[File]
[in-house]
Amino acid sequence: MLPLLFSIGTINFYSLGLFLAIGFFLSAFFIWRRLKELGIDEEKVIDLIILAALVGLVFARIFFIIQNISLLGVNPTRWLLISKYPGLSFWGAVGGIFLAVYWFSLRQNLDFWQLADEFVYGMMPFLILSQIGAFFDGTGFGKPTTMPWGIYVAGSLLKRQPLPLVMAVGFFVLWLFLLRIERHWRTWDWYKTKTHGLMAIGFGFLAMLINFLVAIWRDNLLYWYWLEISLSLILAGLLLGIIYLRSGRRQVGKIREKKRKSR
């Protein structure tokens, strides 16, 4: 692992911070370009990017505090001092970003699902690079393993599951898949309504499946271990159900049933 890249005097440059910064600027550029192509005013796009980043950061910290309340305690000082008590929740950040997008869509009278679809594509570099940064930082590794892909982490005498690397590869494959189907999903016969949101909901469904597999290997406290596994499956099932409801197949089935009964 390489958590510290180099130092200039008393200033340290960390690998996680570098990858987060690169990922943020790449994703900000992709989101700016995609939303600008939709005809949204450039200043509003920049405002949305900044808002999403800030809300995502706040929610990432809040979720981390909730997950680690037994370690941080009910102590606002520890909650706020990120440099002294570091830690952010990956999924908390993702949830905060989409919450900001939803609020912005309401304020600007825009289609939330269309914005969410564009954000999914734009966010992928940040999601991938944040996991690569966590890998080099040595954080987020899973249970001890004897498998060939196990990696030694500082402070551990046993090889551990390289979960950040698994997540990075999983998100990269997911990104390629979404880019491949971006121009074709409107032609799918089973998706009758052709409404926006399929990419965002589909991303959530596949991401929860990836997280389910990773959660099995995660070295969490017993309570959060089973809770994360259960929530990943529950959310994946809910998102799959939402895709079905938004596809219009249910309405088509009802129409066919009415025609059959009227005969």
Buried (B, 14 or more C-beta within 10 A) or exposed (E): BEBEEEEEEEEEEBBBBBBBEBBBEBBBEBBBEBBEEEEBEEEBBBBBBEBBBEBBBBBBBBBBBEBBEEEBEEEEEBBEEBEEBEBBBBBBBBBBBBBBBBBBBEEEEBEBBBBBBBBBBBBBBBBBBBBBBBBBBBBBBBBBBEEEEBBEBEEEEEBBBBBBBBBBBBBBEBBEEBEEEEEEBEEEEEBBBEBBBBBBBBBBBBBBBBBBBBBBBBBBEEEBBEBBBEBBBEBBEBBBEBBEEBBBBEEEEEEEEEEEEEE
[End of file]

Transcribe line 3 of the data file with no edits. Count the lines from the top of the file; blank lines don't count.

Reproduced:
């Protein structure tokens, strides 16, 4: 692992911070370009990017505090001092970003699902690079393993599951898949309504499946271990159900049933 890249005097440059910064600027550029192509005013796009980043950061910290309340305690000082008590929740950040997008869509009278679809594509570099940064930082590794892909982490005498690397590869494959189907999903016969949101909901469904597999290997406290596994499956099932409801197949089935009964 390489958590510290180099130092200039008393200033340290960390690998996680570098990858987060690169990922943020790449994703900000992709989101700016995609939303600008939709005809949204450039200043509003920049405002949305900044808002999403800030809300995502706040929610990432809040979720981390909730997950680690037994370690941080009910102590606002520890909650706020990120440099002294570091830690952010990956999924908390993702949830905060989409919450900001939803609020912005309401304020600007825009289609939330269309914005969410564009954000999914734009966010992928940040999601991938944040996991690569966590890998080099040595954080987020899973249970001890004897498998060939196990990696030694500082402070551990046993090889551990390289979960950040698994997540990075999983998100990269997911990104390629979404880019491949971006121009074709409107032609799918089973998706009758052709409404926006399929990419965002589909991303959530596949991401929860990836997280389910990773959660099995995660070295969490017993309570959060089973809770994360259960929530990943529950959310994946809910998102799959939402895709079905938004596809219009249910309405088509009802129409066919009415025609059959009227005969």